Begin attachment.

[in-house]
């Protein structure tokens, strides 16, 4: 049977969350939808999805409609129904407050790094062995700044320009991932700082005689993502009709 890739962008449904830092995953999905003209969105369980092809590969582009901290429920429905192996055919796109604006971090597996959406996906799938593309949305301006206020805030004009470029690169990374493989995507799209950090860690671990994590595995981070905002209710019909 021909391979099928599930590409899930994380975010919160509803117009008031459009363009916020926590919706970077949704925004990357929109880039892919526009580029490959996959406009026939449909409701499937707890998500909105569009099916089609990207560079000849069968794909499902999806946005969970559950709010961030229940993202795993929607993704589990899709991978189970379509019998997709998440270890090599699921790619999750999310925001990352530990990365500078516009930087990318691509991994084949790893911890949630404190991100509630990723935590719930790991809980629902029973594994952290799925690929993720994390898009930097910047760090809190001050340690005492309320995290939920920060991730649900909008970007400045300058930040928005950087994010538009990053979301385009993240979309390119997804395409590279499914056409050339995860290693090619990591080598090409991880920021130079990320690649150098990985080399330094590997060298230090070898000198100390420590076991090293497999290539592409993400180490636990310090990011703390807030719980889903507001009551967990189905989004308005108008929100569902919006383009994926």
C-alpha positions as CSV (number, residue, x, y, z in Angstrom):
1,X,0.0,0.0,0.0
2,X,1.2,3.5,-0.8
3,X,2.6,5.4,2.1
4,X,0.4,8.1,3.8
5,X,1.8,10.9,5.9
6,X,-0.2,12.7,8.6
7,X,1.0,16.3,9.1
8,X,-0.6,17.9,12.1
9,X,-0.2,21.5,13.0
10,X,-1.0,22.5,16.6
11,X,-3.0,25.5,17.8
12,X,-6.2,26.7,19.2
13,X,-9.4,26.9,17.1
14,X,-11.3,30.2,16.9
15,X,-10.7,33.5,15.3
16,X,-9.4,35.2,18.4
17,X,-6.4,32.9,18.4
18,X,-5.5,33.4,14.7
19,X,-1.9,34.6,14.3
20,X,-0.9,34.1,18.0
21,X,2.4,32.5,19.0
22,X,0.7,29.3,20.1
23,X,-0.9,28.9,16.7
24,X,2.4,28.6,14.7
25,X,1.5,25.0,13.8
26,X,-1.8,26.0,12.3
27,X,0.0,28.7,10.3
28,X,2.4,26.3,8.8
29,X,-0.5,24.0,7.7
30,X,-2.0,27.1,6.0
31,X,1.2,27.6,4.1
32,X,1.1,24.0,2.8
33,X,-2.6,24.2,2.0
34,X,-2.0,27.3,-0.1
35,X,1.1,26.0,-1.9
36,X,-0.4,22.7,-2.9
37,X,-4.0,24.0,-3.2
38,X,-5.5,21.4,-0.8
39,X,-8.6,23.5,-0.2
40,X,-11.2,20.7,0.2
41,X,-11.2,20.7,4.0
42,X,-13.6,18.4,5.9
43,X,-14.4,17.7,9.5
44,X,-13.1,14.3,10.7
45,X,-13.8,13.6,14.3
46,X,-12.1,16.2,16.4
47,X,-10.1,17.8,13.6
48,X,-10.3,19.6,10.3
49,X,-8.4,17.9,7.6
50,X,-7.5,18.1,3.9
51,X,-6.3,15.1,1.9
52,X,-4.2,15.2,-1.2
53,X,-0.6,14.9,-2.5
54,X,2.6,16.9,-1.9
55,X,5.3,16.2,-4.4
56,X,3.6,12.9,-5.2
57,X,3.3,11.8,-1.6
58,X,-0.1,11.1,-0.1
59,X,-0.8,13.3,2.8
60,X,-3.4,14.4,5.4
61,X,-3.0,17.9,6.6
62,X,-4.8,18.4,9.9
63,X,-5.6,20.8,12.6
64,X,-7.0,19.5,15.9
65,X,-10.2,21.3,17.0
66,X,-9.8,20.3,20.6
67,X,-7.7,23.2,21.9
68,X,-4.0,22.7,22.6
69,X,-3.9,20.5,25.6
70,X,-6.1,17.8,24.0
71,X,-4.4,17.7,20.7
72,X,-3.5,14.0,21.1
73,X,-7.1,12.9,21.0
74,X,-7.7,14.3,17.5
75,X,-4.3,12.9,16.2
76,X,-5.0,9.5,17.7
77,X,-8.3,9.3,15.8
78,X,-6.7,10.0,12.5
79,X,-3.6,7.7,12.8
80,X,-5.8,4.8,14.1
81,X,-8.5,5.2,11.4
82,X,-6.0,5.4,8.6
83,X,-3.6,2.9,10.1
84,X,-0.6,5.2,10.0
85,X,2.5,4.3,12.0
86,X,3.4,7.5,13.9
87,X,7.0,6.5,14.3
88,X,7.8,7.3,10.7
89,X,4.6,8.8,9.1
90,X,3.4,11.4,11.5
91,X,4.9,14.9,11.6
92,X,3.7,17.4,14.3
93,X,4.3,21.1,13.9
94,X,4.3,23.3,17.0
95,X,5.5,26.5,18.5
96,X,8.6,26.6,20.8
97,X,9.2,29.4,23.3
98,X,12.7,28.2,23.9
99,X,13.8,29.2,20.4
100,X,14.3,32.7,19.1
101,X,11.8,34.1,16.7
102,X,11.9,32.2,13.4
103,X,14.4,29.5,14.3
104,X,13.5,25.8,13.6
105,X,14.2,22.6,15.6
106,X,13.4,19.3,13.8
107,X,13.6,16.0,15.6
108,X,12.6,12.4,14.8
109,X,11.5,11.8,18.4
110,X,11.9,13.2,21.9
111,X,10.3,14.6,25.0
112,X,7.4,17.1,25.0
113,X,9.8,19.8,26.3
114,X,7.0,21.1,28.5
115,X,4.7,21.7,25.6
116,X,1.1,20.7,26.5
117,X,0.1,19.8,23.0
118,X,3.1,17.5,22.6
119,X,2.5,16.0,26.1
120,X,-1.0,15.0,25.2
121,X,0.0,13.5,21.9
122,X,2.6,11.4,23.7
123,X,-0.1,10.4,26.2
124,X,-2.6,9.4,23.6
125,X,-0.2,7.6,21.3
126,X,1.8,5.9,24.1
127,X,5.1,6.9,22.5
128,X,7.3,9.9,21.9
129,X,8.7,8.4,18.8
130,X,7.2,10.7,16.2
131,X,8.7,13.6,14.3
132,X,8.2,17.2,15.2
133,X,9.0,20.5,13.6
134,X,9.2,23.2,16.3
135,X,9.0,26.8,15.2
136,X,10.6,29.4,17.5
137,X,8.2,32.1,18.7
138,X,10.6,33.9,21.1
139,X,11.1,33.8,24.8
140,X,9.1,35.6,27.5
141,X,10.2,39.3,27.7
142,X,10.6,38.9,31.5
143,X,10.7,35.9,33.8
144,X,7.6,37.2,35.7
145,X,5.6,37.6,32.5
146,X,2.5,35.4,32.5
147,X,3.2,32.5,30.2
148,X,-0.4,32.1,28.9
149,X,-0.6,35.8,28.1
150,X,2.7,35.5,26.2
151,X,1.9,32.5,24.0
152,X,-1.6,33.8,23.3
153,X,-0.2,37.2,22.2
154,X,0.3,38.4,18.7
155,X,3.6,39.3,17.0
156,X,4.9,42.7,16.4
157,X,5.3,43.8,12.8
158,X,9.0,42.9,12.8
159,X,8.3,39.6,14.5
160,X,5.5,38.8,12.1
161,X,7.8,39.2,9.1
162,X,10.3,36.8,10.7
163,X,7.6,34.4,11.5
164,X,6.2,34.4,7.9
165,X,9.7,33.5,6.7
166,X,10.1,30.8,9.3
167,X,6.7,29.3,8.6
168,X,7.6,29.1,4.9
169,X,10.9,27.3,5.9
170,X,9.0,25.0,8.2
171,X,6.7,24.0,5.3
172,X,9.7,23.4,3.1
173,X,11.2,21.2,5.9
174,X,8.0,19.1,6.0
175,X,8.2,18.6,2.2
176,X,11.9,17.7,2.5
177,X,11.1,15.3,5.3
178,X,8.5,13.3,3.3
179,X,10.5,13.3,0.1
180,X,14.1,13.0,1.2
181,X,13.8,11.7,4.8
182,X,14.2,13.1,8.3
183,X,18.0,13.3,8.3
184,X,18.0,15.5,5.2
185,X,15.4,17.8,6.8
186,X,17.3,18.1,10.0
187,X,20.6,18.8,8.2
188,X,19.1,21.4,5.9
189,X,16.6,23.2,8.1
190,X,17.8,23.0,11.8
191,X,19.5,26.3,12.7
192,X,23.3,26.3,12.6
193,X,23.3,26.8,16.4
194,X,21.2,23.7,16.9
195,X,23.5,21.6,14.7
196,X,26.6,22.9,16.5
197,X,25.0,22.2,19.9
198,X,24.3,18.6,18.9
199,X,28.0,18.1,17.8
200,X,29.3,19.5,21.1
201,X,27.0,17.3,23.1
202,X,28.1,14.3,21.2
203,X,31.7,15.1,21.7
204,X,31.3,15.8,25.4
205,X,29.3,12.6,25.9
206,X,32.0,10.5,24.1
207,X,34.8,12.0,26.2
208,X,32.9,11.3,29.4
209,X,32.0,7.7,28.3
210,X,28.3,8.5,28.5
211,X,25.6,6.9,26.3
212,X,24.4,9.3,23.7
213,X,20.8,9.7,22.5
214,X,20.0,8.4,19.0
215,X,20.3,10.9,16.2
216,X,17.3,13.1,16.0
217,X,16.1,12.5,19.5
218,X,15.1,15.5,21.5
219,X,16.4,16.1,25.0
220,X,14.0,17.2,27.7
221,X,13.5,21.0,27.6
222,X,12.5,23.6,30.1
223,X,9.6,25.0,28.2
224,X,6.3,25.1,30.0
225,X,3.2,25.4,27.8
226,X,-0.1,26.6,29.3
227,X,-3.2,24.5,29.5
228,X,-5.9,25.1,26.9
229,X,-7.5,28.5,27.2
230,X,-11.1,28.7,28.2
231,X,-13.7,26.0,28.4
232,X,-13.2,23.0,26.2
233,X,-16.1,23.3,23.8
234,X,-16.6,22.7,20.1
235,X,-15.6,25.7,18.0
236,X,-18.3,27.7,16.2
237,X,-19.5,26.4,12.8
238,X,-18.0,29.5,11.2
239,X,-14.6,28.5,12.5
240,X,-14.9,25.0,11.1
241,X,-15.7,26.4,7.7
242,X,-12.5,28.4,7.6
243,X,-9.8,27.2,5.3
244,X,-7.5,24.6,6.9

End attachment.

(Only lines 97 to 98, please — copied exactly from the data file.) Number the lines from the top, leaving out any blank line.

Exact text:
94,X,4.3,23.3,17.0
95,X,5.5,26.5,18.5